The pecan tree, Carya illinoinesis, is a native American tree that was known as a food item by the ancients as early as 3000 to 6000 BC, according to recent cave excavations unearthed by archaeologists in Texas. The pecan nut was widespread and used by the mid-American Indian tribes into other territories long before the arrival of the Mayflower. This thin shelled nut is easy to collect from underneath pecan trees after the nuts begin ripening in the fall, and the presence of the soft shell elevates the pecan attractiveness above the hard shell hickory nut or the walnut. The spicy sweet flavor of the kernel is exceptionally tasty if the nuts are eaten before temperature warmups during the late spring or early summer. Otherwise, the pecan nuts can retain their sweet flavor for years if frozen or kept in cold storage.
The native nuts of the pecan are quite variable in nut size and shell thinness. In the commercial trade, these native nuts of the pecan are called a seedling pecan.” The size of these nuts can mature to the size of a rifle BB or may in some cultivars grow to the size of a 12 gauge shotgun shell. Large pecan nuts can number 40 to 50 per pound before shelling and some improved papershell pecan cultivars will shell out more than 50% kernel.
The pecan tree commercial production today is classified into two categories by buyers: seedling and cultivar. The seedling market brings a lower market price than the cultivar, because the kernel shell out is so unpredictable to the shelling plant buyer. The quality and shell thinness is also very variable for seedling pecan tree production.
Technically, the cultivar is actually a pecan seedling, but it is an outstanding seedling that is grafted or budded so that a large orchard of pecan trees can be grown with the nuts having a predictable outcome of the nut size, nut quality, disease resistance, thinness of shells, and many other desirable characteristics.
If a pecan tree is grown from a seed, regardless of whether the nut planted was a pecan seedling or a named pecan cultivar such as Stuart, Desirable, or Elliot, the pecan tree that grows from that seed will be unpredictable, insofar as the resulting pecan crop that is produced. The tree grown from such a sprouting seed may even be ultimately sterile and incapable of producing nuts at all. Pecan growers often agree that only a grafted pecan tree should be planted in commercial orchards. There are orchards (groves) of wild pecan trees (seedling) harvested in Texas, but the inferior seedling trees were systematically removed over the years in order to make the nut growing operation profitable and to make room for exceptional seedling groves of native trees that bear large quantities of pecan nuts profitably.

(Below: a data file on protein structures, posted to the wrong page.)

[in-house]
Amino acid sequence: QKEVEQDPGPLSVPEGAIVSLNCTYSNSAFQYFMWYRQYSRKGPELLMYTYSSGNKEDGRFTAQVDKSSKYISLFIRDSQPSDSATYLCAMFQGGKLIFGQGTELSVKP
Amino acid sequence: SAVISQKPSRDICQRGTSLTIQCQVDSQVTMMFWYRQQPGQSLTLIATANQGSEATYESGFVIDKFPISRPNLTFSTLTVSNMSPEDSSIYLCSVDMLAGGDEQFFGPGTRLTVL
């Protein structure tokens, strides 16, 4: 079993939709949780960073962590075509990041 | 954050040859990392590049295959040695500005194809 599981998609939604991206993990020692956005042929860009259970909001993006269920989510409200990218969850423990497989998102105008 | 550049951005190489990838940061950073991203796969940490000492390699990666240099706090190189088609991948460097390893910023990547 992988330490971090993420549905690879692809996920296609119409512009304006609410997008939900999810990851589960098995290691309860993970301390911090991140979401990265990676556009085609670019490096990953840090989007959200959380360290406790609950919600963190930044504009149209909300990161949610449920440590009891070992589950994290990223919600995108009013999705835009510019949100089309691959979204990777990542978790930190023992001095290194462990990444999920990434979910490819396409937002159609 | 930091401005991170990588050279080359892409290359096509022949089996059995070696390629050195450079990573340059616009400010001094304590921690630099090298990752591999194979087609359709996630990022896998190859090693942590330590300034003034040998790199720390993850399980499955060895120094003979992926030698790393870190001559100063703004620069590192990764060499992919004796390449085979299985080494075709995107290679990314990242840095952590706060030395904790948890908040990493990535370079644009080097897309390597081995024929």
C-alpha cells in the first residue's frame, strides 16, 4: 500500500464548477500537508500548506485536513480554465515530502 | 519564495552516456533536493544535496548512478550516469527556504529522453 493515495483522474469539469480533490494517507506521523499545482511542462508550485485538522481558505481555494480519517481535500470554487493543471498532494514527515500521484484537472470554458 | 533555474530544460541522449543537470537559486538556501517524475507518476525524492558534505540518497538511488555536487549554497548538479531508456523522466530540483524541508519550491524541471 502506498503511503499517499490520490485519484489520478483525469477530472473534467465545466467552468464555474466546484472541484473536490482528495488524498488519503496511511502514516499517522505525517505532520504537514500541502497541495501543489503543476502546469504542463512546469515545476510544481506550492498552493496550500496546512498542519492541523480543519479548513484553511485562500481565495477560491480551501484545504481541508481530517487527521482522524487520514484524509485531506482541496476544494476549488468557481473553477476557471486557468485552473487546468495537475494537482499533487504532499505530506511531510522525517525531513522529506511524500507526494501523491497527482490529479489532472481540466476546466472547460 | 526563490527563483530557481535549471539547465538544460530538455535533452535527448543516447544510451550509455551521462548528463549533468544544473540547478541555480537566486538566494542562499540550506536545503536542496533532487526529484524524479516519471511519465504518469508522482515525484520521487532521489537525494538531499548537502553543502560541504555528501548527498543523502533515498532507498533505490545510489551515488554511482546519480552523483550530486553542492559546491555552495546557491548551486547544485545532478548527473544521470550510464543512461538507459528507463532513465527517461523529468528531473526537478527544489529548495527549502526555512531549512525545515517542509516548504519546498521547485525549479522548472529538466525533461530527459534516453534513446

Extensive collections of exceptional seedling pecan trees began in the 1800’s and grafting clones and the the naming of superior pecan cultivars such as Alley, Mobile, Schley, Columbia, and Russell began a frantic rush to establish and grow these pecan cultivars as commercial orchards. Most of the original cultivars that were profitable 100 years ago have been discontinued except for the Stuart and a few others, because better cultivars have been introduced and many of the old pecan cultivars have become susceptible to the attacks of fungi and insects, and some of the older cultivars tended to overbear” that resulted in tree limb breakage or a shift to unpredictable, alternate year bearing so that some years no nuts were produced at all.
Because extensive literature has already been published in the past on cultivar descriptions and characteristics, this article will not discuss that topic except to say that only 8 to 10 cultivars of pecan trees are recommended today for planting in commercial orchards. Research by USDA scientists points to the fact that cultivars that were hybridized from Western pecan progeny are often not grown satisfactorily in the South and the East, because of the high humidity and temperatures promote fungal and bacterial growth on leaf parts and nuts that drop off the trees prematurely. Mr. Louis D. Romberg of Texas performed numerous hybridizations of pecan nuts in the last mid-century, many of which were found to be highly productive in the Western States but unworthy in the South and East. The standard pecan tree cultivars that are grown in the South show good performance in the West where the humidity is low. Pecan trees are capable of intercrossing with hickory nuts, a close genetic relative, and the old Nelson” and Columbia” pecan cultivars were reported to be hybrid nuts of the pecan and hickory nut parents, called the Hican”. The commercial hican cultivars of Pee Wee” and Simpson” hican are available to buy on mail order nursery websites. Other natural hybrid nuts that have resulted from intercrossing pecan nuts with hickory nuts have been reported in literature.
Other reported crosses of the pecan nut tree, Carya illinoinesnsis, with various other species of hickory nut trees have resulted in hybrid pecans of water hickory, Carya aquatica; Shellbark hickory, Carya ovata. It is not clear what specific species, shagbark or hickory, or shellbark hickory was crossed with the pecan that resulted in the present day 2 cultivars of hican nut trees.
It is not unreasonable to assume that pecan, Carya illinoinensis, could also by hybridized with two wild species of hickory trees, the Mockernut Hickory tree, Carya tomentosa and the Pignut Hickory tree, Carya glabra. Various rootstocks of the Juglans and Carya genus have been found to be compatible with grafts of the pecan budwood. Various species of walnut trees of the genus, Juglans and the genus, Carya to include hickories have been successfully used to dwarf pecan trees, but most pecan nursery operations today only use rootstock obtained from planting pecan seed from cultivars such as Moore and Curtis.